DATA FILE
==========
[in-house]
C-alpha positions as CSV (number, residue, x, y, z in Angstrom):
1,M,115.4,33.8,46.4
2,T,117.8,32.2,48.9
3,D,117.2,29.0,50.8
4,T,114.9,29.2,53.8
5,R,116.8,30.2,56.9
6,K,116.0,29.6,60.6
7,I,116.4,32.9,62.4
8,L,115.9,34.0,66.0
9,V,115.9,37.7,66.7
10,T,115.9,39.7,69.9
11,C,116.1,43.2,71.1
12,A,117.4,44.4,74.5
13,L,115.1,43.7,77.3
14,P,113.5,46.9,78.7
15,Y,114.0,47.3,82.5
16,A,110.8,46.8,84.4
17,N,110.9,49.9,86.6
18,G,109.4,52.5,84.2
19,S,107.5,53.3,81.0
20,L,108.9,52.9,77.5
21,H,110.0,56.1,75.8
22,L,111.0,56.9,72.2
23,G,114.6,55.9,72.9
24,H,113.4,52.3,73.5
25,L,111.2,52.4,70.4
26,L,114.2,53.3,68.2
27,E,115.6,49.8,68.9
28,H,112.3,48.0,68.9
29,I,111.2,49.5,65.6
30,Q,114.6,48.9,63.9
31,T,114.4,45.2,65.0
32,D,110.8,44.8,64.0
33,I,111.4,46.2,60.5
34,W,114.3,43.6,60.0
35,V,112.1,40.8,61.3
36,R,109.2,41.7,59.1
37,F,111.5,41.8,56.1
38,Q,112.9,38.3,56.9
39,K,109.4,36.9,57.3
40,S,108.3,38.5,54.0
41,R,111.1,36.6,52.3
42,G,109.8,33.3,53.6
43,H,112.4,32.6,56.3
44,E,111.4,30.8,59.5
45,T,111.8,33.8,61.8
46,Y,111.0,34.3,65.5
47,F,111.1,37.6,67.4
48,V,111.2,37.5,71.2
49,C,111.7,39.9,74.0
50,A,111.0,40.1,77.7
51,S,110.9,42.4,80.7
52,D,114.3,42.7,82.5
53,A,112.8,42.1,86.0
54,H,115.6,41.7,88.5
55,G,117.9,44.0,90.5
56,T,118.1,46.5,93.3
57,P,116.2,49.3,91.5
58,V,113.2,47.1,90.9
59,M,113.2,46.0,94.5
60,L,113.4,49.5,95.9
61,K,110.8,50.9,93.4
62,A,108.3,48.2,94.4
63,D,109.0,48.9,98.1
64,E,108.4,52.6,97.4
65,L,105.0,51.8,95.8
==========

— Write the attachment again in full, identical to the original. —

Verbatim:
[in-house]
C-alpha positions as CSV (number, residue, x, y, z in Angstrom):
1,M,115.4,33.8,46.4
2,T,117.8,32.2,48.9
3,D,117.2,29.0,50.8
4,T,114.9,29.2,53.8
5,R,116.8,30.2,56.9
6,K,116.0,29.6,60.6
7,I,116.4,32.9,62.4
8,L,115.9,34.0,66.0
9,V,115.9,37.7,66.7
10,T,115.9,39.7,69.9
11,C,116.1,43.2,71.1
12,A,117.4,44.4,74.5
13,L,115.1,43.7,77.3
14,P,113.5,46.9,78.7
15,Y,114.0,47.3,82.5
16,A,110.8,46.8,84.4
17,N,110.9,49.9,86.6
18,G,109.4,52.5,84.2
19,S,107.5,53.3,81.0
20,L,108.9,52.9,77.5
21,H,110.0,56.1,75.8
22,L,111.0,56.9,72.2
23,G,114.6,55.9,72.9
24,H,113.4,52.3,73.5
25,L,111.2,52.4,70.4
26,L,114.2,53.3,68.2
27,E,115.6,49.8,68.9
28,H,112.3,48.0,68.9
29,I,111.2,49.5,65.6
30,Q,114.6,48.9,63.9
31,T,114.4,45.2,65.0
32,D,110.8,44.8,64.0
33,I,111.4,46.2,60.5
34,W,114.3,43.6,60.0
35,V,112.1,40.8,61.3
36,R,109.2,41.7,59.1
37,F,111.5,41.8,56.1
38,Q,112.9,38.3,56.9
39,K,109.4,36.9,57.3
40,S,108.3,38.5,54.0
41,R,111.1,36.6,52.3
42,G,109.8,33.3,53.6
43,H,112.4,32.6,56.3
44,E,111.4,30.8,59.5
45,T,111.8,33.8,61.8
46,Y,111.0,34.3,65.5
47,F,111.1,37.6,67.4
48,V,111.2,37.5,71.2
49,C,111.7,39.9,74.0
50,A,111.0,40.1,77.7
51,S,110.9,42.4,80.7
52,D,114.3,42.7,82.5
53,A,112.8,42.1,86.0
54,H,115.6,41.7,88.5
55,G,117.9,44.0,90.5
56,T,118.1,46.5,93.3
57,P,116.2,49.3,91.5
58,V,113.2,47.1,90.9
59,M,113.2,46.0,94.5
60,L,113.4,49.5,95.9
61,K,110.8,50.9,93.4
62,A,108.3,48.2,94.4
63,D,109.0,48.9,98.1
64,E,108.4,52.6,97.4
65,L,105.0,51.8,95.8